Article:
Gallaher quoted Gudding on his blog because the two have essays in the Rosko and Vander Zee collection.  I’m glad he did, because it gave us an opportunity to raise a little more hell.


Modern poetry, in case anyone hadn’t noticed, begins with Shakespeare’s Sonnets.  Dante’s Vita Nuova  is the vital influence on Shakespeare’s sequence—which ushers in lyric mastery in English;  Shakespeare’s Sonnets are clearly an affirming, but expansive, response to Dante and Petrarch’s love-sick letters to Plato.  Beatrice and Laura are guides to Truth through love and suffering, and the Young Man and the Dark Lady are similar guides.

The Sonnets are too austere for most, Shakespeare as Angelo, as one critic put it, a harsh, moralistic, Platonist pinnacle, and yet the highest around.  Shakespeare’s Book of Sonnets is the scariest cliff-face in Letters.   Prevent the human holocaust by having a child!  Those first fourteen sonnets contain more poetic beauty than probably any poet produced, save Milton and Keats, but what a message! That’s how one must begin the climb into Shakespeare’s lyric masterpiece.

Sonnet One heralds Platonism (beauty’s rose, not rose’s beauty) and advanced physics (light’s flame):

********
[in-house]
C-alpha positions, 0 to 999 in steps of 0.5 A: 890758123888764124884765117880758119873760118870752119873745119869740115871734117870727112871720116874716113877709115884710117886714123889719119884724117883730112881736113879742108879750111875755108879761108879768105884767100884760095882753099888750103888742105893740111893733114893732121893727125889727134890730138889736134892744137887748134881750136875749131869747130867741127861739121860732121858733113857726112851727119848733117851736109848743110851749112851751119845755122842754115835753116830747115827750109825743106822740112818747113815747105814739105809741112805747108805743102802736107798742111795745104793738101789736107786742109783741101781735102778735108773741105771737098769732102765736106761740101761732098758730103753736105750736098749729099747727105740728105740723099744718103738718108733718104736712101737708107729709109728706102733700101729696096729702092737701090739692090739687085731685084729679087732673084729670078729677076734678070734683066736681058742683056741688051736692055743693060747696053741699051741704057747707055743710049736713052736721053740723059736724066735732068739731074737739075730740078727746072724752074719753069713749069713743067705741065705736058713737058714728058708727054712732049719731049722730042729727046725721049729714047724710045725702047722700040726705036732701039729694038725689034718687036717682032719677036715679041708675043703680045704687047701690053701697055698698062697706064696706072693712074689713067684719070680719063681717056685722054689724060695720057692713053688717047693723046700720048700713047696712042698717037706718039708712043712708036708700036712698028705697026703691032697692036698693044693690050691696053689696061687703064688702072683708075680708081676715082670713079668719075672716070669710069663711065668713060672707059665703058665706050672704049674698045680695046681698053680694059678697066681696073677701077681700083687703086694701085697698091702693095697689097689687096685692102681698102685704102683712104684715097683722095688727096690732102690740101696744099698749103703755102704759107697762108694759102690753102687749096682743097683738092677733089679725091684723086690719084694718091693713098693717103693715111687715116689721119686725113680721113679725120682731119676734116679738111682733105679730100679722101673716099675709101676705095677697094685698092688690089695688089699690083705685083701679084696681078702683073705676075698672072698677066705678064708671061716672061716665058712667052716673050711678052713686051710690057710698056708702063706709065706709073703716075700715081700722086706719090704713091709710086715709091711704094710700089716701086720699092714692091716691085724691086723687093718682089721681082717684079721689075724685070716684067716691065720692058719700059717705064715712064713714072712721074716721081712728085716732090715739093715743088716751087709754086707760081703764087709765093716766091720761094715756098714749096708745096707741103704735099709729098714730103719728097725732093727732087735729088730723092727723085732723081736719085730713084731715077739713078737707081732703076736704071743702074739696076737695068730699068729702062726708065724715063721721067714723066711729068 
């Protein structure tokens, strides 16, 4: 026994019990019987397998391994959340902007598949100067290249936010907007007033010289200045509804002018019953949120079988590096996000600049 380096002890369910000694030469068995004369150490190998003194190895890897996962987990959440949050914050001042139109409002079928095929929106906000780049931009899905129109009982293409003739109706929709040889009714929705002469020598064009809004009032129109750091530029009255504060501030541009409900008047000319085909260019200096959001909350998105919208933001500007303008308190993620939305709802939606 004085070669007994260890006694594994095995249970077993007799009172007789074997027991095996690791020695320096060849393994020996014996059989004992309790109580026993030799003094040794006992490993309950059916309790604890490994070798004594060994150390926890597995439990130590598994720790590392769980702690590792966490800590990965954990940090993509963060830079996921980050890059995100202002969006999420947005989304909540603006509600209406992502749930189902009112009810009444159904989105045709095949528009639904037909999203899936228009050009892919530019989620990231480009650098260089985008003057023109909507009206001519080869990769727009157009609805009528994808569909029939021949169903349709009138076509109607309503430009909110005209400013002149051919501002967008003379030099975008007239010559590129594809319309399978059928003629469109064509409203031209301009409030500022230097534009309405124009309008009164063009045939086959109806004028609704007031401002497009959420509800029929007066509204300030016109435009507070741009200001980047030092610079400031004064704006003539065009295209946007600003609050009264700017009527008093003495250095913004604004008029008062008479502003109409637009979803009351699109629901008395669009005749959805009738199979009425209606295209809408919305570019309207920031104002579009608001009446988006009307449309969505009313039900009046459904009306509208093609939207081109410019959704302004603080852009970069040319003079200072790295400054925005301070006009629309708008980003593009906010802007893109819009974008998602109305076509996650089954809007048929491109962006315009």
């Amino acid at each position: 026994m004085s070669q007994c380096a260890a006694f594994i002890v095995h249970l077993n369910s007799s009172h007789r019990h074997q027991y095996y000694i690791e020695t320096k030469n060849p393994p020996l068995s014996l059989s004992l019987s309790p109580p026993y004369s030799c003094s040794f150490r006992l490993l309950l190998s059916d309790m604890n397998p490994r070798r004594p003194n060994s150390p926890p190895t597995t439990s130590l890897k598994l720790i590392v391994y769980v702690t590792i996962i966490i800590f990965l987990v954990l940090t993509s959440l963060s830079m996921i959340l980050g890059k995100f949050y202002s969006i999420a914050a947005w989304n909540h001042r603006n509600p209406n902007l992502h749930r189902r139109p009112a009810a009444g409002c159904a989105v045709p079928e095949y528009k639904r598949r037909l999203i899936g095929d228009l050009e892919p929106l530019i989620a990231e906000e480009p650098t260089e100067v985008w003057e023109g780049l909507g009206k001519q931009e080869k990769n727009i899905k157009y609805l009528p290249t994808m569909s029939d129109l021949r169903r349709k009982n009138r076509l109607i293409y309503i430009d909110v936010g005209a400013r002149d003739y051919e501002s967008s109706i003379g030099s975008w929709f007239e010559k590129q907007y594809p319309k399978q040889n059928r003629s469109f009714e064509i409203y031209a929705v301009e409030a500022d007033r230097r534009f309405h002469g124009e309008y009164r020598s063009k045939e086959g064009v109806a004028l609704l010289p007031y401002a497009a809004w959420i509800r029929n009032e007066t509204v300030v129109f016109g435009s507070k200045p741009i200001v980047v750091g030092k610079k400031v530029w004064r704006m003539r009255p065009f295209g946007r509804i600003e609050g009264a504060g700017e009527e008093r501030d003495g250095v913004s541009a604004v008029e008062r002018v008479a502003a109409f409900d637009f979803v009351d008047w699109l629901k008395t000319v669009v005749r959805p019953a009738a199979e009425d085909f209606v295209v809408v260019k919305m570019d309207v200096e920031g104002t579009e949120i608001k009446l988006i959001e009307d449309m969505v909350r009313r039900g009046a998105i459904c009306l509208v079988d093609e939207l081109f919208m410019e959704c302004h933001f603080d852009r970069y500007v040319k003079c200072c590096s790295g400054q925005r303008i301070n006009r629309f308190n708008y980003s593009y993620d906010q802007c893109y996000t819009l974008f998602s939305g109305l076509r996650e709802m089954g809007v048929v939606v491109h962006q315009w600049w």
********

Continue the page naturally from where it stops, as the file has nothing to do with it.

From fairest creatures we desire increase,
That thereby beauty’s rose might never die,
But as the riper should by time decease,
His tender heir might bear his memory:
But thou, contracted to thine own bright eyes,
Feed’st thy light’st flame with self-substantial fuel,
Making a famine where abundance lies,
Thyself thy foe, to thy sweet self too cruel.

Just a sampling from Sonnets three, four, five, seven, and eight reveals poetry of the very highest order in every possible criteria:

Thou art thy mother’s glass, and she in thee
Calls back the lovely April of her prime:
So thou through windows of thine age shall see
Despite of wrinkles this thy golden time.
    But if thou live, remember’d not to be,
    Die single, and thine image dies with thee.

For having traffic with thyself alone,
Thou of thyself thy sweet self dost deceive.

For never-resting time leads summer on
To hideous winter and confounds him there;
Sap cheque’d with frost and lusty leaves quite gone,
Beauty o’ersnow’d and bareness every where

And having climb’d the steep-up heavenly hill,
Resembling strong youth in his middle age,
yet mortal looks adore his beauty still,
Attending on his golden pilgrimage;
But when from highmost pitch, with weary car,
Like feeble age, he reeleth from the day,
The eyes, ‘fore duteous, now converted are
From his low tract and look another way:
    So thou, thyself out-going in thy noon,
    Unlook’d on diest, unless thou get a son.

Mark how one string, sweet husband to another,